Reports from Libya this week indicate that the recently appointed rebel commander of the NATO-backed Tripoli Military Council is none other than Abdel Hakim Belhadj, a founding member of the Libyan Islamic Fighting Group (LIFG), an internationally designated terrorist organization.
The LIFG was established in the 90s by Libyan fighters returning from Afghanistan. According to a report from ABC News, the CIA first publically acknowledged its concern about the connection between LIFG and al-Qaeda in 2004 when then-director George Tenet told the Senate Select Committee on Intelligence that the LIFG was among groups that represented an “immediate threat” that “benefited from al-Qaeda links.”
In 2007, the US State Department reported on links between Ziyad Hashem, an alleged member of the LIFG’s media committee, and the Tunisian Islamist Serhane Ben Abdelmajid Fakhet, the suspected ringleader in the 2004 Madrid attacks.
While the current Libyan National Transitional Council (NTC) ambassador to the US, Ali Aujali, claims the LIFG was never connected to al-Qaeda and did not support terror tactics, al-Qaeda leader Ayman al-Zawahirir himself announced a formal alliance with the group in 2007. In his declaration, the then-deputy Zawahirir mentioned Belhadj personally, calling him “the Emir of the mujahideen, the patient and steadfast”.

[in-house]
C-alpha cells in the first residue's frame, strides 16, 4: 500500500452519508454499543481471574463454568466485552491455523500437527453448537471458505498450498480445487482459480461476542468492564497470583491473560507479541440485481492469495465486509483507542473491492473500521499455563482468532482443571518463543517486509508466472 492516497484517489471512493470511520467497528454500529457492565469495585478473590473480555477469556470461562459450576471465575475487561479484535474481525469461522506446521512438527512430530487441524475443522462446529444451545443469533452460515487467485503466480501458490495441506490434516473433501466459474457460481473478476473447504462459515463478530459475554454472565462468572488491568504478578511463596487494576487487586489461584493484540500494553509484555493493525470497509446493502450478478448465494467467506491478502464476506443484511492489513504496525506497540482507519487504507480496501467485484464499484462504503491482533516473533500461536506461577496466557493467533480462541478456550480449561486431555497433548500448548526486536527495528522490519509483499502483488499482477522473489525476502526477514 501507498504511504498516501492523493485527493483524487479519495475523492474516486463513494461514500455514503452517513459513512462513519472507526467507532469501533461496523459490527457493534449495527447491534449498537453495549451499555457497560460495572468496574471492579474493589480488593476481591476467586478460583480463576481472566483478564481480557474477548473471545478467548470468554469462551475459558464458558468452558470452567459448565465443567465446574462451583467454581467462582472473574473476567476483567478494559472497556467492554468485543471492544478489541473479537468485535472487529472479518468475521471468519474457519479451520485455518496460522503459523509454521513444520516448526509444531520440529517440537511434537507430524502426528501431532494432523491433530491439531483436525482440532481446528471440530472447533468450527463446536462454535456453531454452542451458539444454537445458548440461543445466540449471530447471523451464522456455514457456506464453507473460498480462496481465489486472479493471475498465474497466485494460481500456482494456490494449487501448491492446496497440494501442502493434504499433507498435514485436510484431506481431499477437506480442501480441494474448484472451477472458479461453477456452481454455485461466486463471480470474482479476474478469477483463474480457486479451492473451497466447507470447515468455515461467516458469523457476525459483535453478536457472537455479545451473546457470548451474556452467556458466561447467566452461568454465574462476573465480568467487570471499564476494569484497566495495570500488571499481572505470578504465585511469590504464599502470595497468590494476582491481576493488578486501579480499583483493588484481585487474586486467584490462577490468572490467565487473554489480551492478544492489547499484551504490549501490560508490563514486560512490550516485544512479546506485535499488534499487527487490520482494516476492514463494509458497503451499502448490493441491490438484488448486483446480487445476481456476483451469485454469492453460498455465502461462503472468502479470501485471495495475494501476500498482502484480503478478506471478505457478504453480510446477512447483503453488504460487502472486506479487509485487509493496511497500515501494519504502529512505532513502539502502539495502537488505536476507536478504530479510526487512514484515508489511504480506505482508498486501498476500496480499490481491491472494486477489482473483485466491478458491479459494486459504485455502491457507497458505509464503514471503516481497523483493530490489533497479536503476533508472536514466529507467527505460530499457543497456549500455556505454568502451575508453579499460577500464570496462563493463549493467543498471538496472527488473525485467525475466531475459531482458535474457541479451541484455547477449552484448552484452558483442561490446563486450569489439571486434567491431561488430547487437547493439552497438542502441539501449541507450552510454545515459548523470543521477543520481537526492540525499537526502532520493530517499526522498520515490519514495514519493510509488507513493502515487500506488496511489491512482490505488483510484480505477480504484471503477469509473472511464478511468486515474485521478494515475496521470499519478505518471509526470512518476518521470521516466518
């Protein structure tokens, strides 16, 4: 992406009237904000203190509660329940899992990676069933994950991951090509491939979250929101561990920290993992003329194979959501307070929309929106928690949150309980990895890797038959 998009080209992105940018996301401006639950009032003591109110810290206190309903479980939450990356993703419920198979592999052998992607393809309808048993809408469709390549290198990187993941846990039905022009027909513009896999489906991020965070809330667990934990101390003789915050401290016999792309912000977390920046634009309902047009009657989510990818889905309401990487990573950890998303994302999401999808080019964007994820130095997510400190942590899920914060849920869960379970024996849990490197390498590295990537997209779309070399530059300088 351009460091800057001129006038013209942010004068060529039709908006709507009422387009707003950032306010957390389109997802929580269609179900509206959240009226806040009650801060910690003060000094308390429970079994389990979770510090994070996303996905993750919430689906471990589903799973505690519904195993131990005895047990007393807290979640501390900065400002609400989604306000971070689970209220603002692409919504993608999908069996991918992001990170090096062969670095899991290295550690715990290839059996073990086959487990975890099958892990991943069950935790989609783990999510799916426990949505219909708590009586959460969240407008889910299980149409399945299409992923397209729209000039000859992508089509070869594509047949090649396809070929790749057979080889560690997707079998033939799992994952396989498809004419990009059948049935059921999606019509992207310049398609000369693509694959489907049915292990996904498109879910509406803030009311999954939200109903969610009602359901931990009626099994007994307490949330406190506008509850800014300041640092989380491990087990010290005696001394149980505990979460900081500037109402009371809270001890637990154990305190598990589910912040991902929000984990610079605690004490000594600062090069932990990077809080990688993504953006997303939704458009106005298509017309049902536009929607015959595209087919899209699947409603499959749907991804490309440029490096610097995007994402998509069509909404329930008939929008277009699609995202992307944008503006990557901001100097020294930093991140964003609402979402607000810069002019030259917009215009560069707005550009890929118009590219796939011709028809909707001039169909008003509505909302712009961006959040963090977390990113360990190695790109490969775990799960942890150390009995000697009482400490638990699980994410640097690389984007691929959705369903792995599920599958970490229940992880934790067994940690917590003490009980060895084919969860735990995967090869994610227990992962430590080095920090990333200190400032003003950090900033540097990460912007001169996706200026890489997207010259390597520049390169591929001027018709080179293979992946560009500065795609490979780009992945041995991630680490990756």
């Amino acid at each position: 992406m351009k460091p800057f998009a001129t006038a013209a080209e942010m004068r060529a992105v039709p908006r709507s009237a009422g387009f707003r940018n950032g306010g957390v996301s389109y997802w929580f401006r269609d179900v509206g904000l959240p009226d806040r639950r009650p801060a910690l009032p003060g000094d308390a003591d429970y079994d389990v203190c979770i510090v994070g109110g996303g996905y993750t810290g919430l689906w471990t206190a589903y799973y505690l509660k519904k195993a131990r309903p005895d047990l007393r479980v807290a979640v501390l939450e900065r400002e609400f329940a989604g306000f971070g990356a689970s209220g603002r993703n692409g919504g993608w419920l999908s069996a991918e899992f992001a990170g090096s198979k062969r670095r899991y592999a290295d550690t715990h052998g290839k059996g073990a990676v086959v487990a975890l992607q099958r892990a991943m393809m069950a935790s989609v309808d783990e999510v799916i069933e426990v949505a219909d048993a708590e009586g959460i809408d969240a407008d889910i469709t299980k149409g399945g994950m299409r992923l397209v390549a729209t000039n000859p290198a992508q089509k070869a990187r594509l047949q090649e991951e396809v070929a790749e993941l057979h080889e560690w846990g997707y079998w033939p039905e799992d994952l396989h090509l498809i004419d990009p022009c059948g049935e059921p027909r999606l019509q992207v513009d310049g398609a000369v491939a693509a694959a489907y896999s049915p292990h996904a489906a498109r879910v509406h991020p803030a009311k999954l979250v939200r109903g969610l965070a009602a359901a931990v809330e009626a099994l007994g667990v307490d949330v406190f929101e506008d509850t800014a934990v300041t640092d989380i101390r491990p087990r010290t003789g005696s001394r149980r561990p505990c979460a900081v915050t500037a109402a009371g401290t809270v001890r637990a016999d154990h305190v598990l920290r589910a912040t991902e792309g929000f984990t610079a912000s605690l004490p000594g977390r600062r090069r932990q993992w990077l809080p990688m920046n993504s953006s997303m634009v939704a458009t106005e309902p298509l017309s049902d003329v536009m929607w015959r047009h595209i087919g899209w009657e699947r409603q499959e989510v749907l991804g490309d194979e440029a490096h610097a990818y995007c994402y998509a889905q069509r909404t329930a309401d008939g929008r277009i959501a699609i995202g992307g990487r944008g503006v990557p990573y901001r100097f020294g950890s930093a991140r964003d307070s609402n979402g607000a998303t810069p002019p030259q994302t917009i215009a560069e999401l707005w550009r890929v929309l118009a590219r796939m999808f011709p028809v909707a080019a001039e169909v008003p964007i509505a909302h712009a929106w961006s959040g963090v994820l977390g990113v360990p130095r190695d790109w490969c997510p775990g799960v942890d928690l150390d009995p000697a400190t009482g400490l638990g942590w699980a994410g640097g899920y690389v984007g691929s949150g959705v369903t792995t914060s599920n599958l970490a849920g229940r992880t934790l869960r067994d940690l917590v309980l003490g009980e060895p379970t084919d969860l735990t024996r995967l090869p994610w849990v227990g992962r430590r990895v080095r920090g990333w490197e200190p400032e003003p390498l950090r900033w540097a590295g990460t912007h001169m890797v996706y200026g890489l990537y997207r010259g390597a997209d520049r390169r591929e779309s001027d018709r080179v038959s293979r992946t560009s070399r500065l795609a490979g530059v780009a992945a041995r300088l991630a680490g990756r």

Belhadji was arrested held numerous times internationally in 2004, first in Afghanistan and Malaysia, then later in Thailand where he was interrogated by the CIA before being sent to prison in Libya. According to a report from the Arabic daily Asharq Alawsat, Belhadj was among ten leaders of the LIFG who were released by the Qaddafi regime alongside 214 affiliates from other Islamist movements on March 23rd, 2010. It adds that approximately 800 members of the LIFG are fighting under the current command of Belhadj in Libya.
When the LIFG/al-Qaeda alliance got behind the present revolt in Libya they reportedly changed their name to the slightly more neutral Libyan Islamic Movement. Despite their history of international terror and insurgency, NTC ambassador Aujali is urging observers to see Belhadj and his fighters in a new light; as supporters of a peaceful and democratic future Libya.